Twenty four years after the Baltic States gained independence (and 11 years after accession to the EU and NATO), Russia is questioning their independence, not simply to bolster its own self-image. That may well be only part of what motivated Fedorov and Romanov.
As Brian Whitmore of The Power Vertical explained, the request was not the result of two clowns wasting the Prosecutor’s (and everyone else’s) time, but rather one of many moves made to make the Baltic States seem unstable, to instigate tensions amidst ethnic minorities, and to remind those in Tallinn, Riga, and Vilnius that nobody in either Washington or Brussels is going to go to nuclear war for them, no matter how much of a mess the rouble may be.
That all sounds compelling and may be true. But it is also a demonstration that, even though the Baltic States were able to leave a struggling Soviet Union in 1991, they will not be so easily rid of an imperialist Russia in 2015. For if the Baltic States can use international law to secede from the Soviet Union, then the Soviet Union’s successor can employ it to bring them back again.
Letter of the law
This is not to say that Estonia, Latvia, and Lithuania have never faltered in their respect for international law. The Baltic treatment of ethnic Russian minorities in particular has been called into question. It is to say, however, that, decades ago, the Baltic States learnt the language of international and European law, and that they have used it to move out of, first the Soviet Union, and then Russia’s orbit.
If the Baltic States can use their history to secure their independence, then Russia can use its own history to question it.
This is the language that Russia is now snidely parroting back to them. If the Baltic States can use their history to secure their independence, then Russia can use its own history to question it.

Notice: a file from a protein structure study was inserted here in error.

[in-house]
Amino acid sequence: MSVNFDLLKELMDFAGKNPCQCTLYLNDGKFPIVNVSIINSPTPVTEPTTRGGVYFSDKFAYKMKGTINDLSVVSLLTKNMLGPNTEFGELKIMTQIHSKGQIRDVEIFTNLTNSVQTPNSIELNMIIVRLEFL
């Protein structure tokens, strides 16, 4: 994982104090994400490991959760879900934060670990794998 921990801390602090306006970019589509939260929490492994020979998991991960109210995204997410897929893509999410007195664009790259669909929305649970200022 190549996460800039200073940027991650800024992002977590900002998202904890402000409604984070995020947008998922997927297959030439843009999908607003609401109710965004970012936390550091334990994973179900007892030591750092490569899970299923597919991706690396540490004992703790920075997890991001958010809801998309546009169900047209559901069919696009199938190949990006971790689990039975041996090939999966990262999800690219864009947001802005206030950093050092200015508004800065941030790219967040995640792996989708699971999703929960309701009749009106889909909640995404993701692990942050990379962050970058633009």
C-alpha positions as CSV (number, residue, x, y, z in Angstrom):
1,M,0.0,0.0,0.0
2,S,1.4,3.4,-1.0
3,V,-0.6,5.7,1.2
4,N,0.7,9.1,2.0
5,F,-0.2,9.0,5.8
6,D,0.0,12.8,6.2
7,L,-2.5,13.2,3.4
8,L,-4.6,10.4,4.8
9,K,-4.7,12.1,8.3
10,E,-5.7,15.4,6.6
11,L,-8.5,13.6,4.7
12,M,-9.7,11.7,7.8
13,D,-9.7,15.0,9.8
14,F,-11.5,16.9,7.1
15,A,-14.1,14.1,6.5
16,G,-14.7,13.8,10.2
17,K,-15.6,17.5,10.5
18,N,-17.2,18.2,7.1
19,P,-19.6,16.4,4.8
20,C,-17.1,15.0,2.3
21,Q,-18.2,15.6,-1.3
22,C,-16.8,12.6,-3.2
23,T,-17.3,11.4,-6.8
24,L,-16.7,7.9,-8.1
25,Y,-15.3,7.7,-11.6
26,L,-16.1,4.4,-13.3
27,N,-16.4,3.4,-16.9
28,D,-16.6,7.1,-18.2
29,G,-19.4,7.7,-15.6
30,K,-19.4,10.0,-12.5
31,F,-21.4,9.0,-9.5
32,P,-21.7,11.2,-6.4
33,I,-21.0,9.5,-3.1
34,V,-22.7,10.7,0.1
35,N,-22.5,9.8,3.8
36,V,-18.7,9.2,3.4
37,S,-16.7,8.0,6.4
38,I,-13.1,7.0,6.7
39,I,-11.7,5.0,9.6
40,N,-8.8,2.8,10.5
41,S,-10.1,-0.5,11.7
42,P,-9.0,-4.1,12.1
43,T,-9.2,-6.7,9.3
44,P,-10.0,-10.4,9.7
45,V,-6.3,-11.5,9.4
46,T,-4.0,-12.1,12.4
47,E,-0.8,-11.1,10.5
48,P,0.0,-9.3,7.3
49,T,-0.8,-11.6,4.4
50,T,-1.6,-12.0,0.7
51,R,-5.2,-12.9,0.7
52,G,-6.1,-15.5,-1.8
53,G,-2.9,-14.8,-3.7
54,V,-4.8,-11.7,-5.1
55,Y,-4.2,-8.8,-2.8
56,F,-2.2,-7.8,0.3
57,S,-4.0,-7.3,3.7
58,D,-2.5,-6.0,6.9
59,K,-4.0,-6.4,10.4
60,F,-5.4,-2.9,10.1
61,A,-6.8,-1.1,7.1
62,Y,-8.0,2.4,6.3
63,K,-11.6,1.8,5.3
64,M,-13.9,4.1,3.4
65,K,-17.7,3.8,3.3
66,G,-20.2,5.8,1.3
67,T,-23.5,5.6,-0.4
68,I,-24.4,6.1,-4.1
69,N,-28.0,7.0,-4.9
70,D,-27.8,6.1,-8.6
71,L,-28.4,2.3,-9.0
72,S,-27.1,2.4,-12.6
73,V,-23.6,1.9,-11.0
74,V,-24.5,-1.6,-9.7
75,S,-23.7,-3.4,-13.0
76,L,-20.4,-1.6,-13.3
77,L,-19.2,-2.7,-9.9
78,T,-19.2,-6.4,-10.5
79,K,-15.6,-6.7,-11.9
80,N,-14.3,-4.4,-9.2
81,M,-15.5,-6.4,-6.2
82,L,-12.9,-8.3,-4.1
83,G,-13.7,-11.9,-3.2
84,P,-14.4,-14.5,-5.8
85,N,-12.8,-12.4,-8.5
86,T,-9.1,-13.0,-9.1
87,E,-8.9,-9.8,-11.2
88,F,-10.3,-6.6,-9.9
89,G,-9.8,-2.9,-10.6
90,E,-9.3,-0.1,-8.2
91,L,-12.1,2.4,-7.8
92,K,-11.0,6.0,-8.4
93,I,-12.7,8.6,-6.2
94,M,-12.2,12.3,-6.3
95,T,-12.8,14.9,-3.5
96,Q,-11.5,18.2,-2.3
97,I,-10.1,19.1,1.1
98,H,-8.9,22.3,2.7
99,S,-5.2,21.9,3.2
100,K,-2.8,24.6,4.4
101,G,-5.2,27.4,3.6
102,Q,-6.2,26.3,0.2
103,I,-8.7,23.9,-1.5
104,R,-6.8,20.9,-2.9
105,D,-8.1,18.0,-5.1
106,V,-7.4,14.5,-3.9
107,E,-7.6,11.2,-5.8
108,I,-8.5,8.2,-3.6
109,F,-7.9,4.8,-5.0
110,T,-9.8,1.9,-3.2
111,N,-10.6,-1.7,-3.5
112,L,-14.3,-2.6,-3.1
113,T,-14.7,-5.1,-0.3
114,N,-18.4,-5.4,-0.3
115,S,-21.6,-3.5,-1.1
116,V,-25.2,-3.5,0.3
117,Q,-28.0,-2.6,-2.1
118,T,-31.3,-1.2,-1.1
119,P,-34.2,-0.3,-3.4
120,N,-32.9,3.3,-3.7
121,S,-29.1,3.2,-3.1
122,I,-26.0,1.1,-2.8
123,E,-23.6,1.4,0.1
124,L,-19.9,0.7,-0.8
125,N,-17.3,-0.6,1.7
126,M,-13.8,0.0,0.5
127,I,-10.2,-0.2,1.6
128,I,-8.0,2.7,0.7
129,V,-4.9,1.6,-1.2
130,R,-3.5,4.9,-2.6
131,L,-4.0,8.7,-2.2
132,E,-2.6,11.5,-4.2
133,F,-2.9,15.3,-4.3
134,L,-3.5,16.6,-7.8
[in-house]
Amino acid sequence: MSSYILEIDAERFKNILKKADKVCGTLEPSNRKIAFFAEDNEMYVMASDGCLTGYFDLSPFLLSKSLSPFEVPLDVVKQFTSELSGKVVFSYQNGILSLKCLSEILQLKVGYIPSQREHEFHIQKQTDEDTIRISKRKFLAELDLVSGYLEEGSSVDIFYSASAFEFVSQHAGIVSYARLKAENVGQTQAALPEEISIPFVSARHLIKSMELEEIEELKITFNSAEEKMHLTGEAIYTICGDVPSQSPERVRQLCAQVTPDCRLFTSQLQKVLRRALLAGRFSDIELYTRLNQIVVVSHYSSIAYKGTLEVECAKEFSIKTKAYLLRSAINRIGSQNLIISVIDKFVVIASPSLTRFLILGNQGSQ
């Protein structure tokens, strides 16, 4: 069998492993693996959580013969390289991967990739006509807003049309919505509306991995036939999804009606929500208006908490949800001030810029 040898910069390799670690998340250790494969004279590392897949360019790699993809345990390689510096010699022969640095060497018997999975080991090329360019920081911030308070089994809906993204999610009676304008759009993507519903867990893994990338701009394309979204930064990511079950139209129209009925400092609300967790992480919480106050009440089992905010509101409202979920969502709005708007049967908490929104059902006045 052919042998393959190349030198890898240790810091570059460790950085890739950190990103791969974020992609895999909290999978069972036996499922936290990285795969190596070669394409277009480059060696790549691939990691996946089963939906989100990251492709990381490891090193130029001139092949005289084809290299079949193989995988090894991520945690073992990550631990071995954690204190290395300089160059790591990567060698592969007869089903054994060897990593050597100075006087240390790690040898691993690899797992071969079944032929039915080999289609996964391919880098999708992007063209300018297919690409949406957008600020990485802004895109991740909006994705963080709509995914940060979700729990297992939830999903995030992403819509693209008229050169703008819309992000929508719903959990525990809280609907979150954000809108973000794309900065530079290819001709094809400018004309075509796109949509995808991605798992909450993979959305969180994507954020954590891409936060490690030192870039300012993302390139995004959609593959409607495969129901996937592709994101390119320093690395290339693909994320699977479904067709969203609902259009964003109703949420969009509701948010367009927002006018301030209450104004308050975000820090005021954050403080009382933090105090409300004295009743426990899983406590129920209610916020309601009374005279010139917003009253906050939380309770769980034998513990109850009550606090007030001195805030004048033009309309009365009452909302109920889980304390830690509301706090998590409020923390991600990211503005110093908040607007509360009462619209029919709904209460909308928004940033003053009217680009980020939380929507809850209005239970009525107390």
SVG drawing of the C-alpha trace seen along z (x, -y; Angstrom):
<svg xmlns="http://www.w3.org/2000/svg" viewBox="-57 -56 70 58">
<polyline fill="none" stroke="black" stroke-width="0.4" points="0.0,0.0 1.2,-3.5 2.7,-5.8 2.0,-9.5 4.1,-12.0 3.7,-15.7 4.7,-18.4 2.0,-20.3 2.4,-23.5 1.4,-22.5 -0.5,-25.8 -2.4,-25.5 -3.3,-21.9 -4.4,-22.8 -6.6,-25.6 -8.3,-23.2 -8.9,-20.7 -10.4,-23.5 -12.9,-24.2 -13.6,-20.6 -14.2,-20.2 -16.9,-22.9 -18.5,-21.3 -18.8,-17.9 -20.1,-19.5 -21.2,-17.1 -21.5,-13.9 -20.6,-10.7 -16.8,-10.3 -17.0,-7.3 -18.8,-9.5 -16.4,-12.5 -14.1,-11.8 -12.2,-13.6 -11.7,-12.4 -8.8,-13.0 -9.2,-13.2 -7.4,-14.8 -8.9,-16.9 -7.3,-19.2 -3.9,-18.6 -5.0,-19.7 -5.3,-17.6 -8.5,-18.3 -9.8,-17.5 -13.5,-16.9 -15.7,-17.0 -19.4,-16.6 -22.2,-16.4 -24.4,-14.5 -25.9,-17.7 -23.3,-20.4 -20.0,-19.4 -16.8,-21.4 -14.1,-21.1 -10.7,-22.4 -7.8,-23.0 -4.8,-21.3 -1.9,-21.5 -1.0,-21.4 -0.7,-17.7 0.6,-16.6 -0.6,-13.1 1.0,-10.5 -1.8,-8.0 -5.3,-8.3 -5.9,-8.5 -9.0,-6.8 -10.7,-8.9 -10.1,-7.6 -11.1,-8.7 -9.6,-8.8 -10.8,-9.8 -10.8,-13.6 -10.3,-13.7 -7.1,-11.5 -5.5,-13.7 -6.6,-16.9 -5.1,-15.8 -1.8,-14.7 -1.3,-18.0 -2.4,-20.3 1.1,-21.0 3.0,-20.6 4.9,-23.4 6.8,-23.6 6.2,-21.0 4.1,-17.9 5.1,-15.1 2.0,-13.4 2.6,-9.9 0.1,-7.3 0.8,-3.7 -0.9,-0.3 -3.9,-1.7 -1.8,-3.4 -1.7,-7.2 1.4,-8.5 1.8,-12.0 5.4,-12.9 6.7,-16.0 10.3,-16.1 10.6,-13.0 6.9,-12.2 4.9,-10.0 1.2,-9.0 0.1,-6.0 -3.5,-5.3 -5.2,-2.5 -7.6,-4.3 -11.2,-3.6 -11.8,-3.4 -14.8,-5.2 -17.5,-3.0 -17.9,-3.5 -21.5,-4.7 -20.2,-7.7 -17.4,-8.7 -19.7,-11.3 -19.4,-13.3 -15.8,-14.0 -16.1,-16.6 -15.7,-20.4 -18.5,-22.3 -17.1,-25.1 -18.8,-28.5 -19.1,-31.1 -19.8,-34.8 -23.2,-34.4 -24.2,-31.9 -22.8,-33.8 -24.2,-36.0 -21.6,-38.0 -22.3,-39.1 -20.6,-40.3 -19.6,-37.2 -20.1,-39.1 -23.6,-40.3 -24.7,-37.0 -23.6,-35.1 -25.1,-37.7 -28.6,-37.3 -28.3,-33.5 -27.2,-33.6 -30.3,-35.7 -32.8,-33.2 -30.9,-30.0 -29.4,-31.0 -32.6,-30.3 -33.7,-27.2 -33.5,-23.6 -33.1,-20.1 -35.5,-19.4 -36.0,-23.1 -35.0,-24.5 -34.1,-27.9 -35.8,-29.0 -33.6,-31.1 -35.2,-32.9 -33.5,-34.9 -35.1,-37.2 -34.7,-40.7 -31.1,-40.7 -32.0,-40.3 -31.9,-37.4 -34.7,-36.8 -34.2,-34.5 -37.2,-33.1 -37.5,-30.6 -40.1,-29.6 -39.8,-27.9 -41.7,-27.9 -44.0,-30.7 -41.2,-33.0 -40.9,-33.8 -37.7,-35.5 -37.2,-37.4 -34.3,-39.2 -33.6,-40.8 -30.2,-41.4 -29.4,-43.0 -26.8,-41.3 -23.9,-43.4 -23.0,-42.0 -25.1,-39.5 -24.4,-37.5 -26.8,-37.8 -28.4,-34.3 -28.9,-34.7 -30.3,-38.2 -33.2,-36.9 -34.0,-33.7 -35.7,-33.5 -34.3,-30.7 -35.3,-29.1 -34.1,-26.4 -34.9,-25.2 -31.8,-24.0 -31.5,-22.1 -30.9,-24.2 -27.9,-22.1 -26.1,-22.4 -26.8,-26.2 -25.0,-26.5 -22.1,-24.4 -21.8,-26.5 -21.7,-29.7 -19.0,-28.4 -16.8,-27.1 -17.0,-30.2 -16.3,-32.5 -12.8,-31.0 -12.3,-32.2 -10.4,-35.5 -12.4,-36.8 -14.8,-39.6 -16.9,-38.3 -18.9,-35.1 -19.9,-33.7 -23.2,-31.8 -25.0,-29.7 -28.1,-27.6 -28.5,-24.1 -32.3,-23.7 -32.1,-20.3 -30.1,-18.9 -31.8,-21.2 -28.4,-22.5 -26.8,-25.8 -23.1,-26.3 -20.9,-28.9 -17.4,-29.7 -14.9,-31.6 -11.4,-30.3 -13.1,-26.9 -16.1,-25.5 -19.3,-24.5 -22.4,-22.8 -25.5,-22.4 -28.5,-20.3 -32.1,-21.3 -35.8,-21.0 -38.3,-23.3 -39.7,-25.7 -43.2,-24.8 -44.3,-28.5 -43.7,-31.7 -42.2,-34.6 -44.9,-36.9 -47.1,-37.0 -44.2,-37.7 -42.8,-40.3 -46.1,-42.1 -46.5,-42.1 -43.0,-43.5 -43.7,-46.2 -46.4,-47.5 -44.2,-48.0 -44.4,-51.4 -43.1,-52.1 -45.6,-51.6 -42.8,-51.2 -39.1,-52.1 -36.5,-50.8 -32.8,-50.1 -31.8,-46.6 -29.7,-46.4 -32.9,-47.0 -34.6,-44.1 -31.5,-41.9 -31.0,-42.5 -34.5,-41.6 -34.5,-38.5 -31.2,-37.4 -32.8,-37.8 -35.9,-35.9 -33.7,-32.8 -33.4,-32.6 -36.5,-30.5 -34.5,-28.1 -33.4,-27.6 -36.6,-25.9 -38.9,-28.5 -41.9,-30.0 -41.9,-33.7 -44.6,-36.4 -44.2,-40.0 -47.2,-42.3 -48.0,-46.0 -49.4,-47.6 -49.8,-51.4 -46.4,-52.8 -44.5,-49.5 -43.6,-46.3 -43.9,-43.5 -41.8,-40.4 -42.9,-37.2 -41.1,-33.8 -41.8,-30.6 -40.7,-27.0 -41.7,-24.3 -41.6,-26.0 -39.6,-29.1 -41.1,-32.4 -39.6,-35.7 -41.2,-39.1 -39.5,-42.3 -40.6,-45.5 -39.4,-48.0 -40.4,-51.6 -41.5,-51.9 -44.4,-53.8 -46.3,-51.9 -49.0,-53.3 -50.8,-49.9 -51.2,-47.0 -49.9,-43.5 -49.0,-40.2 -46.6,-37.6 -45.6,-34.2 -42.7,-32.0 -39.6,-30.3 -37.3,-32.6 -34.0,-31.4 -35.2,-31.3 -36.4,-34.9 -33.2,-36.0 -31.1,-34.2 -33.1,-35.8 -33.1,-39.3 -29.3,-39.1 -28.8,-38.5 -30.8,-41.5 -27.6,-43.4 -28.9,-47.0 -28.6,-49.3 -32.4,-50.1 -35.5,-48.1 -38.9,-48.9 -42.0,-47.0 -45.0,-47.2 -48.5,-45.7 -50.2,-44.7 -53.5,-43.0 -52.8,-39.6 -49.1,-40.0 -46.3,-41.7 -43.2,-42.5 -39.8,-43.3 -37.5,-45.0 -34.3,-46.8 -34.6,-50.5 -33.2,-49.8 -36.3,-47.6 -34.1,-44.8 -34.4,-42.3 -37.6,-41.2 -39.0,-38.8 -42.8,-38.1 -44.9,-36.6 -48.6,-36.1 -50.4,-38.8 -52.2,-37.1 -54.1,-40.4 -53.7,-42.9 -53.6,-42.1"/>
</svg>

For if the Baltic States can use rights and laws to speak to the European and international community, then Russia can use them to mock it. And if the Baltic States can cite a central tenet of an international agreement—say, Article V of NATO—to protect itself from aggression, then Russia can use it to argue that it is being provoked. And so on.
There have been other relatively recent incidents of Russia forcing the Baltic States to join it in this legal linguistic funhouse. Last September, Russia asked Lithuania to investigate an individual who refused to serve in the Red Army in the early 1990s. A previous request had been made about a decade prior—and had been refused by the Lithuanian prosecutor. Although this was considered a crime in Russia, it was not so in Lithuania.
But the investigation itself is less relevant than was the reality that Lithuania was forced to argue its judicial independence in Russia’s constitutional court. Similarly, in December 2014, Russia began to award pensions to Red Army veterans living in the Baltic States. These are reminders that Russia, too, could speak of citizens’ rights and responsibilities; even—or especially—if those citizens are Lithuanian.
Russia knows the language (if not the true meaning) of international rights and laws, too, and it can use it to tell the Baltic States and its citizens that it has no intention of going anywhere; and that they cannot use the language to move very far from it.
Are the Baltic States really independent? It’s an absurd question. But it’s the one that Russia is asking, however absurdly, and, for however long it decides to do so, it is therefore the one that Estonia, Latvia, and Lithuania must try to continue to answer affirmatively. The very fact that they must do so undermines the affirmation.